Boxing needs a clear winner

Jerod Bruner

Let me say this right away. I’m not a boxing fanatic or even a real fan, for that matter.

However, I have seen some of the more recent pay-per-view boxing events and am growing tired of seeing these bouts decided by split judgments.

Last Saturday night’s fight between Felix Trinidad and Oscar de la Hoya is a prime example.

I thought the fight was about as satisfying as ordering drive-thru, only to find out when I get home, I was given the wrong order.

People aren’t paying upwards of $50 to watch a fight on TV that ultimately ends in three people sitting next to the ring deciding who the winner is.

It is especially bad when the judges don’t even agree, which seems to be the current trend in big-name fights.

Not only does this lead to controversy, but it means a rematch and another $50 to see the same two people try to decide what should have been decided in the first place.

So, if I were on the Nevada State Athletic Commission, since most of the big fights take place in Nevada, these would be my ideas to make boxing more pay-per-view friendly. After all, where do you think the multi-million dollar purses get most of their funding from?

My first idea would be to give the boxers something to fight for by regulating the money awarded to the fighters. If I made the rules, the winner would pretty much take everything, giving the opponents some incentive to not just prance around the ring.

A boxer typically spends months and months of running, sparring and preparing for a fight. My guess is they aren’t going to want to lose if they’re awarded just enough money to buy an after fight meal at Denny’s.

My second idea for the commission is to do away with round limits, making the fight last until there is only one fighter standing. No more playing it safe in the late rounds of a match because there is no way of telling how many rounds the fight will go.

For instance, I doubt de la Hoya would have pranced around the last four rounds on Saturday if his multi-million dollar purse would have been on the line. Fortunately for him, he still collected his money, but if that loss equaled a sandwich and fries, I bet his comments after the bout wouldn’t have been so encouraging.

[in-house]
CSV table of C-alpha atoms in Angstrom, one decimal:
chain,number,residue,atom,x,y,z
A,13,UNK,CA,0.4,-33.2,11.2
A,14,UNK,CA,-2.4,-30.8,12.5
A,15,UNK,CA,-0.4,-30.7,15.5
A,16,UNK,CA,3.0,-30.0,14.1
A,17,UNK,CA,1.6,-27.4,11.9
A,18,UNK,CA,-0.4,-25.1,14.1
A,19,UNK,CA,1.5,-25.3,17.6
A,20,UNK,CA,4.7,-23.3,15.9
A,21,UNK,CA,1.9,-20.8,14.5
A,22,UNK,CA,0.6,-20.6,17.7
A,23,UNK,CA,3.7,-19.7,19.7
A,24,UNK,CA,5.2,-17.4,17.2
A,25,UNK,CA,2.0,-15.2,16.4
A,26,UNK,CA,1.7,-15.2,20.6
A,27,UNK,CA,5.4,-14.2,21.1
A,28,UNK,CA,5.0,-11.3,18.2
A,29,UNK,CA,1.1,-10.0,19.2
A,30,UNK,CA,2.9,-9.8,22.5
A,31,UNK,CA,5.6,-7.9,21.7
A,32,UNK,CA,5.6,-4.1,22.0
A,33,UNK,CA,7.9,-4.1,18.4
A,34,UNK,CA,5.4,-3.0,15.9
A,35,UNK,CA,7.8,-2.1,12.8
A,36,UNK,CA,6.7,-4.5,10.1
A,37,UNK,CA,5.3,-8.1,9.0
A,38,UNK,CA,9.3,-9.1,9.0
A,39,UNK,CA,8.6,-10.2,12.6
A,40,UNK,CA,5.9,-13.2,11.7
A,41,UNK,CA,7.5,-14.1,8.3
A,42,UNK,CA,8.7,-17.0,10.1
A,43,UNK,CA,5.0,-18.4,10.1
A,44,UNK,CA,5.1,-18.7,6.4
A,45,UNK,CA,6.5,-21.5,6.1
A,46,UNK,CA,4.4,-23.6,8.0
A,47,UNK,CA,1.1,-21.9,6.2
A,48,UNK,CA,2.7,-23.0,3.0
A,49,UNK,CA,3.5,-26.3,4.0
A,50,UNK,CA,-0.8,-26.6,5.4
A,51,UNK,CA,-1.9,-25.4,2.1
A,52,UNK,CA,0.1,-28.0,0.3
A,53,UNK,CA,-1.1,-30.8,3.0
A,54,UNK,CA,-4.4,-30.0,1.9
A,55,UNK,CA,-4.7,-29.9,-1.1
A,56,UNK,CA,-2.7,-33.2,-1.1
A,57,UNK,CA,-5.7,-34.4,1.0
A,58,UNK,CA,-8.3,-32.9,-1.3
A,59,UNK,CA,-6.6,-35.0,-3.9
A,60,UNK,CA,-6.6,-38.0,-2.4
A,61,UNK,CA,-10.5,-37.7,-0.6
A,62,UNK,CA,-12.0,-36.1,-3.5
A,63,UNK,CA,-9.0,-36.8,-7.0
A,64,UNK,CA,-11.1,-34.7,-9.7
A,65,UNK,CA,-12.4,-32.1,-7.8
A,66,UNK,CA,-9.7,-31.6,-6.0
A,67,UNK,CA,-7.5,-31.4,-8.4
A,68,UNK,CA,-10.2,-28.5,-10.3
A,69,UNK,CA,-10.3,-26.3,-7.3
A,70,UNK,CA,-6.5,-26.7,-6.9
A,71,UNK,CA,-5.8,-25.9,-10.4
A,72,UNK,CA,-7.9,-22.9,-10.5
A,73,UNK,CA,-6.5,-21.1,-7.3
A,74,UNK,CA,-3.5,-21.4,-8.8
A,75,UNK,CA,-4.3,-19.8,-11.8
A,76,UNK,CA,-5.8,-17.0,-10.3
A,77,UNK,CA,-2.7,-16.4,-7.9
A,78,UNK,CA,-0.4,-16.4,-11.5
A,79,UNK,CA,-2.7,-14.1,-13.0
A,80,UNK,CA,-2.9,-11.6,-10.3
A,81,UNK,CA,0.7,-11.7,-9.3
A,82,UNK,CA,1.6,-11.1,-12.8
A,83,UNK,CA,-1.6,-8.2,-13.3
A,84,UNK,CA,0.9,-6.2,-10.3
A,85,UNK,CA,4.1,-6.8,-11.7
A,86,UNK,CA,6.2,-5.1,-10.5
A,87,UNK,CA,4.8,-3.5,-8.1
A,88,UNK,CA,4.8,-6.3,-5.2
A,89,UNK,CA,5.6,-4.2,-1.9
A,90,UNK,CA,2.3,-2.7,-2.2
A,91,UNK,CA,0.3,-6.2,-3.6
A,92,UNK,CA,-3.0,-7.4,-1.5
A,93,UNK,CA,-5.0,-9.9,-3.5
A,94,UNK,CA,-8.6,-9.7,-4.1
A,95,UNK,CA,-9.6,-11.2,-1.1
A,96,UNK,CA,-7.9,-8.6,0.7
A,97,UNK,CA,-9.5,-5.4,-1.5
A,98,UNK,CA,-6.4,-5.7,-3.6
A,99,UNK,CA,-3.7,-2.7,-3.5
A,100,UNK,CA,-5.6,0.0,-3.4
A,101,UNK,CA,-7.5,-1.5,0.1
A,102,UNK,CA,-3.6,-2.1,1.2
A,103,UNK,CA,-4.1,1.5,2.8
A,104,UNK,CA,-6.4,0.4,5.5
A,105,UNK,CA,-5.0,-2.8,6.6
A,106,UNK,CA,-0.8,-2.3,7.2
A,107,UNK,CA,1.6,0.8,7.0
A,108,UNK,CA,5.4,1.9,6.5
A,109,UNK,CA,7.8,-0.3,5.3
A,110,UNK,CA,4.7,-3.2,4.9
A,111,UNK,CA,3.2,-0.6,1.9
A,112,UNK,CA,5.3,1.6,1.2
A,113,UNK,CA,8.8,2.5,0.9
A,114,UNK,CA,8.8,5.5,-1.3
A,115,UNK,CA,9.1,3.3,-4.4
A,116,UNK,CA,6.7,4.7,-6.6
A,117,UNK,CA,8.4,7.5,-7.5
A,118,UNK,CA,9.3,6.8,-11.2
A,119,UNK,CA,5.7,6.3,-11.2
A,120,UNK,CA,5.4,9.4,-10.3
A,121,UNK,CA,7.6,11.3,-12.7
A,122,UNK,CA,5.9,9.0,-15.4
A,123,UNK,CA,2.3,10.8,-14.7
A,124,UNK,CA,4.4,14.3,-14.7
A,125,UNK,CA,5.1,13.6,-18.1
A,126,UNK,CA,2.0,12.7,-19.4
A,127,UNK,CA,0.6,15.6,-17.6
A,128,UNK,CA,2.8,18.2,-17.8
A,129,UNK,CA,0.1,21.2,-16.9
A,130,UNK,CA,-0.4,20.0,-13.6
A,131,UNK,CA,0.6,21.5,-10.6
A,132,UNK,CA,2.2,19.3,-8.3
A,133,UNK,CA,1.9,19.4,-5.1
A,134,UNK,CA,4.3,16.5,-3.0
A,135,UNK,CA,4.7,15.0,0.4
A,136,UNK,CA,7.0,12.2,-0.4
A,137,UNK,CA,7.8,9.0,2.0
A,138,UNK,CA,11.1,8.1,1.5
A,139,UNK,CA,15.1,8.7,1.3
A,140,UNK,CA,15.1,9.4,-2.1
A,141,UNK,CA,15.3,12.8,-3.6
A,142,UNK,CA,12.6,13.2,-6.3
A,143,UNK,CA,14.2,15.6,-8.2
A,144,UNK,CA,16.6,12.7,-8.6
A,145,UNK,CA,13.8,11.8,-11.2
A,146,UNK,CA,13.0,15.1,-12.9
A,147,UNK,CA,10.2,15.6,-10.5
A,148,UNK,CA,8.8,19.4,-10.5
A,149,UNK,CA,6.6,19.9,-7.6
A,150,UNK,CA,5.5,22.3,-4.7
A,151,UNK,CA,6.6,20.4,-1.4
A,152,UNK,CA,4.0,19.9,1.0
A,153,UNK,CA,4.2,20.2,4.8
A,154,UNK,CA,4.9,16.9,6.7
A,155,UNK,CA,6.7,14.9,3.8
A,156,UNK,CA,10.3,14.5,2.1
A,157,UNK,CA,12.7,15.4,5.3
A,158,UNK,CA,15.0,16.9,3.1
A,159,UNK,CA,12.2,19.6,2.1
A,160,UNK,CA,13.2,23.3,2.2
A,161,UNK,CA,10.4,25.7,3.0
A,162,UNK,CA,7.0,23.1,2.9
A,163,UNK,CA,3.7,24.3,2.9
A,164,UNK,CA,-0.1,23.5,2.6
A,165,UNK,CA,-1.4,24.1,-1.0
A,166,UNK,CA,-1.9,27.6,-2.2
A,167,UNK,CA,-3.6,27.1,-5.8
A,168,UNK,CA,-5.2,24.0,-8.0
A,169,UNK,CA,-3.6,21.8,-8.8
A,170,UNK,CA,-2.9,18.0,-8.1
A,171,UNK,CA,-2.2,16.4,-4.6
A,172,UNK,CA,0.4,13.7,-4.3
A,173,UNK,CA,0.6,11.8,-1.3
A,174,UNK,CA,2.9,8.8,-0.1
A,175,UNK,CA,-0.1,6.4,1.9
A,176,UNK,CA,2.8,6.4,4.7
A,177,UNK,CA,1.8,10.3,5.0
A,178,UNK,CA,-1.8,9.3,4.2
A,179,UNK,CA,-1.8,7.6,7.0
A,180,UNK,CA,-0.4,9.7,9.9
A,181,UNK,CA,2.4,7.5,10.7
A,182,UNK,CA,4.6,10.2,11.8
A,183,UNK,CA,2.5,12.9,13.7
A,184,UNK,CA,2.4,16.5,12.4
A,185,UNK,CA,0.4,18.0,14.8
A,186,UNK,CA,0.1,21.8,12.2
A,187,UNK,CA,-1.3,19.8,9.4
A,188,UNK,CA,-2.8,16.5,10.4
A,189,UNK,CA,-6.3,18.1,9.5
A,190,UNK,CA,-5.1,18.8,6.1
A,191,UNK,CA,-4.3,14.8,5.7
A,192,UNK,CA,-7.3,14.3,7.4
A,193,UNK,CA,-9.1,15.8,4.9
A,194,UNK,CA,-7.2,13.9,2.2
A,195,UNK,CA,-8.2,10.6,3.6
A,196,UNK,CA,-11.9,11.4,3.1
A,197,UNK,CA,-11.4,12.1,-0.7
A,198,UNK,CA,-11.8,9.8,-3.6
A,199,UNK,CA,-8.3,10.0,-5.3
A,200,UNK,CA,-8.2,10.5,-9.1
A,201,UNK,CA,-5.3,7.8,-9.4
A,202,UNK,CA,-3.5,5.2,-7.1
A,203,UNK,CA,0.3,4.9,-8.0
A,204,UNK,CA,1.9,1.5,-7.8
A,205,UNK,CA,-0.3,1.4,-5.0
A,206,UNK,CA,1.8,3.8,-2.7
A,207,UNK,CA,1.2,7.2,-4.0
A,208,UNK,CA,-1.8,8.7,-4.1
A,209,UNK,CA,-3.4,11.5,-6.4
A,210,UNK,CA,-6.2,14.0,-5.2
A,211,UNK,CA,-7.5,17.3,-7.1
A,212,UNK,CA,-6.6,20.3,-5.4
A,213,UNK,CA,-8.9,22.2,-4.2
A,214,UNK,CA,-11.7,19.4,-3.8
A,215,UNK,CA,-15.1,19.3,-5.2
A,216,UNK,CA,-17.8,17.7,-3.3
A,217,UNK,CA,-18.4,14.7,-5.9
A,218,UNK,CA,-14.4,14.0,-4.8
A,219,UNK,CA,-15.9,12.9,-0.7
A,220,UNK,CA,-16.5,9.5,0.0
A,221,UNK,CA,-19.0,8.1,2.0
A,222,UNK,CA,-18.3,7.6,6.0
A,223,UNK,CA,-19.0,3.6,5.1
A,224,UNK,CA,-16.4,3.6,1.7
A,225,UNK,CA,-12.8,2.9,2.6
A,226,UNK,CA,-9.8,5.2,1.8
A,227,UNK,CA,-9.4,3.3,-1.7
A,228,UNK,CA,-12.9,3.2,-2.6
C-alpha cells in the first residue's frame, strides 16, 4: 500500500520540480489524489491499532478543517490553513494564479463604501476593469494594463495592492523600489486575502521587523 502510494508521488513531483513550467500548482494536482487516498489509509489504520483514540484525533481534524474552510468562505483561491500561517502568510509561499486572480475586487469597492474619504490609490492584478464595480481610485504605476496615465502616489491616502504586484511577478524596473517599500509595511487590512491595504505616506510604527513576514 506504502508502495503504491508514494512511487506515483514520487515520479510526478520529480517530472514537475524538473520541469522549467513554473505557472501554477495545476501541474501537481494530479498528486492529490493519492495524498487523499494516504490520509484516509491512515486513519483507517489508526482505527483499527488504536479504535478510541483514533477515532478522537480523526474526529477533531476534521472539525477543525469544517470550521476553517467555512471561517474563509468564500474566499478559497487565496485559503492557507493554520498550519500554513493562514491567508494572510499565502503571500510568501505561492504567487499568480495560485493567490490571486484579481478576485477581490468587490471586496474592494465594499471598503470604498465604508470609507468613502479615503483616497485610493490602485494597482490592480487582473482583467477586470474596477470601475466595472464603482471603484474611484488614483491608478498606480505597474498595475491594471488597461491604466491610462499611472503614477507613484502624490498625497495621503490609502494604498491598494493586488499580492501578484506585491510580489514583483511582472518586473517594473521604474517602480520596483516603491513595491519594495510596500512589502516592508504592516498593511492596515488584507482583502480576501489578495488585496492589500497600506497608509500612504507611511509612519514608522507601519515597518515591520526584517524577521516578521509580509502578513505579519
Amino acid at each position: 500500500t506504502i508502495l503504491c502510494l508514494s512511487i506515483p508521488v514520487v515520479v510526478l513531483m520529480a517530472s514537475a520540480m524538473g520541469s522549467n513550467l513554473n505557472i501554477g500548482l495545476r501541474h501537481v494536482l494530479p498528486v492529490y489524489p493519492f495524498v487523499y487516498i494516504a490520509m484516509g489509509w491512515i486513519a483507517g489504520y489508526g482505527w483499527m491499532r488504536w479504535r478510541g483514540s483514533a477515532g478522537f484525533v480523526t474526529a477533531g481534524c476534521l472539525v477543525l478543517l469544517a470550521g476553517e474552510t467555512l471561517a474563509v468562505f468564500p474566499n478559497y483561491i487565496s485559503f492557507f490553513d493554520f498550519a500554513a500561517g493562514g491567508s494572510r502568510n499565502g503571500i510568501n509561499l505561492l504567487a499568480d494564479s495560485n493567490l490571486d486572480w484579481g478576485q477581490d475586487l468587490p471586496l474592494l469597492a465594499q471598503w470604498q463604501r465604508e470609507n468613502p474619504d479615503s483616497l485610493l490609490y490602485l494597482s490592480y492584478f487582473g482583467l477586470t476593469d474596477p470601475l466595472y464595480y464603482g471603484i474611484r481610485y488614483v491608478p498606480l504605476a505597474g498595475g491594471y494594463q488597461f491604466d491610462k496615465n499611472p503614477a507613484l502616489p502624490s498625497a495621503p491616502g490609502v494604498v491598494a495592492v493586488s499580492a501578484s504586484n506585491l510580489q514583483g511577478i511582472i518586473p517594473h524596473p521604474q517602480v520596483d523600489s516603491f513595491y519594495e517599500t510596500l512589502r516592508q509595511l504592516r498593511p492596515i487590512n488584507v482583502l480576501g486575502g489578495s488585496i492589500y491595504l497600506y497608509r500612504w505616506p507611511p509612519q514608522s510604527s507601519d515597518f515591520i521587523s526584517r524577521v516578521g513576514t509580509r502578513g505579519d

De la Hoya, who said later he thought he had it in the bag, wouldn’t have even needed to contemplate whose side those judges were on. He would have had to continue trying to knock Trinidad out, and after all, isn’t that what the majority of people are paying to see?

My last idea is structured towards an interactive pay-per-view audience, actually allowing the audience to play a part in the fight. I say let the people at home pick celebrity judges from the crowd to decide who the winner, if my no round limits idea doesn’t fly, would be.

If I had my choice of celebrity judges they’d be: (1)Minnesota Gov. Jesse Ventura – the guy has been everywhere and seen plenty of fighting in his day; (2)New York Jet’s linebacker Brian Cox – he grew up fighting on the streets and if the fans don’t like his decision, he’d probably take them all on one-by-one; and (3) Judge Judy – she’s seen it all, just ask her, plus she’s used to settling fights.

If this group can’t tell you who won a fight, then it might finally be worth the money to see a rematch.

Jerod Bruner is a senior in journalism from Ames, and can easily knock out Glass Joe.